Ukraine crisis sends European markets down
With the tragedy of Malaysia Airlines flight MH17 still causing tension in diplomatic circles and fresh reports of increased military action in Ukraine, the markets in Europe were universally down this morning. Although there appeared to be a greater chance of a calming of the unrest in the country as western powers ramped up pressure on Russia, news
of a new push by Ukrainian troops has the potential to escalate the situation. Asian markets were generally up after positive US earnings reports last week and more expected this week. Japan’s market was closed today due to a public holiday. US stocks are expected to be less affected by the Ukrainian crisis and likely to be buoyant due to the optimistic earnings season.
Investors concerned over junk bonds
Investors are pulling their funds out of junk bonds after the Fed raised concerns about the market. Janet Yellen said last week that the Fed is keeping a close watch on high-yield bonds but is not predicting an imminent threat to financial stability. Some analysts are suggesting it could be the time to cut back exposure to the potential crash of the risky investments and last week saw the biggest outflow in nearly a year. However a wholesale exit could see prices plummet faster than would naturally have been the case. Investment in investment-grade corporate debt has seen an increase. Read the full story.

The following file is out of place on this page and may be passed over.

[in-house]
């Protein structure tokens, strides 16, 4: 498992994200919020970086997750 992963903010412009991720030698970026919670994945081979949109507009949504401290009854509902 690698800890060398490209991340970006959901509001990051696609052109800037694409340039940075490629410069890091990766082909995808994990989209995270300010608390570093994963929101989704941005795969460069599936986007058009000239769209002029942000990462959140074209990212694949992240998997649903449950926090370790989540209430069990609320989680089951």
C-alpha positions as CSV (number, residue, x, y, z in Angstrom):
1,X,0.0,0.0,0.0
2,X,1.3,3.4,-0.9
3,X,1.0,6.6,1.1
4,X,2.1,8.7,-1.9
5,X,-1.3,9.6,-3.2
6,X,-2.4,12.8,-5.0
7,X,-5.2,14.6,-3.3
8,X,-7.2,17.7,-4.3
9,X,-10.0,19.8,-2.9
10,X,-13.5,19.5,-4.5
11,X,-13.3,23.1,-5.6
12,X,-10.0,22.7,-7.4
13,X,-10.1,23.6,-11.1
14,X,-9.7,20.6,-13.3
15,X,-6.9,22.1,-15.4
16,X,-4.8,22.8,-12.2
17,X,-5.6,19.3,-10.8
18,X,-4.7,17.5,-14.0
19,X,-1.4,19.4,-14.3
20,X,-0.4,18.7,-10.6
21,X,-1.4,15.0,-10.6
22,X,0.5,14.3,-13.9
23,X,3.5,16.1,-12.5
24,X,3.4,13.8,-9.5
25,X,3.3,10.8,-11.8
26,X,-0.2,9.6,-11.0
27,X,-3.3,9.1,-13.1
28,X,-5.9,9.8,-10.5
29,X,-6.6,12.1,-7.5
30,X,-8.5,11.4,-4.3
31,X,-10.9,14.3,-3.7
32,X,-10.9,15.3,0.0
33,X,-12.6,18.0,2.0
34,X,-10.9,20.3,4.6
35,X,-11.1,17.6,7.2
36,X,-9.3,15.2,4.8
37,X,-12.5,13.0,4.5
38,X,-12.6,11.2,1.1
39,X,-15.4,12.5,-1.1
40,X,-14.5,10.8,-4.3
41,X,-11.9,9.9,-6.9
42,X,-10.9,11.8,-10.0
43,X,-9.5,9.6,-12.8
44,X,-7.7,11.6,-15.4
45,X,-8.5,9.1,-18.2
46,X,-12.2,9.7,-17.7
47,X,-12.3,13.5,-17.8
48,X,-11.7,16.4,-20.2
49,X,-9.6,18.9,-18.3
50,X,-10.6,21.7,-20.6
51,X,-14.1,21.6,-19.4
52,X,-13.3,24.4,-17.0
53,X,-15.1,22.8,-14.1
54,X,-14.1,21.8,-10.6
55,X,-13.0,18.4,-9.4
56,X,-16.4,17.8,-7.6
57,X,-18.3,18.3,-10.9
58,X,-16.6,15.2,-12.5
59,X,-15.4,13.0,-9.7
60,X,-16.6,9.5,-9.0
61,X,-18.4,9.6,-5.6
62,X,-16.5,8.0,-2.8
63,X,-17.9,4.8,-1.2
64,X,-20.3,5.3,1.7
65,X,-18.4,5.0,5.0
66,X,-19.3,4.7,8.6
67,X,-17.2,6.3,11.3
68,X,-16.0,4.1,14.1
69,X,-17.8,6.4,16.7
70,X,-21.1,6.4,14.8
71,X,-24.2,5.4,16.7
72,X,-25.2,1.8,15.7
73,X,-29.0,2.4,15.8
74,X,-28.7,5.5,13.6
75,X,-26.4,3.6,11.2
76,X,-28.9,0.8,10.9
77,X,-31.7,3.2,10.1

Russians sell steel plants in US
Two Russian-owned steel plants in the US are to be sold to domestic corporations. Steel Dynamics will acquire a plant in north east Mississippi and AK Steel will be the new owner of a plant in Michigan. Both are being sold by Severstal which invested heavily in the US before the economic crisis but is struggling with loses. It says it has been seeking buyers since last year; it is not related to the increased US sanctions on Russian businesses. For the two US purchasers the plants represent something of a bargain; high-tech modern facilities being sold by a firm that needs to offload them quickly. Read the full story.
McDonalds and KFC in new food scare in China
Having been fighting hard to recover from a scandal in 2012 - when meat being used in their Chinese products was found to contain high antibiotic levels - McDonalds and KFC owner Yum Brands could have done without another problem. The latest issue is a TV report showing a meat supplier’s workers mixing fresh and past-expiry-date meat together and picking up meat that had been dropped on the floor. Both fast food companies have stopped using the supplier which has been shut down by regulators anyhow. China’s fast food sector is worth $174 billion and McDonald’s and Yum are the biggest players, so the stakes are high. The supplier has a previously good reputation and is used by many reputable companies. Read the full story.
Swiss bank optimistic about investigation outcome
As the US authorities continue to tackle banks and other financial institutions that have stepped out of line, Swiss private bank Julia Baer believe there will be a ‘fair and equitable’ solution to the probe into their involvement in helping wealthy Americans avoid taxes. Pointing to the settlement of the Credit Suisse investigation, Julias Baer CEO Boris Collardi has said that he is confident that a solution will be found within months. Read the full story.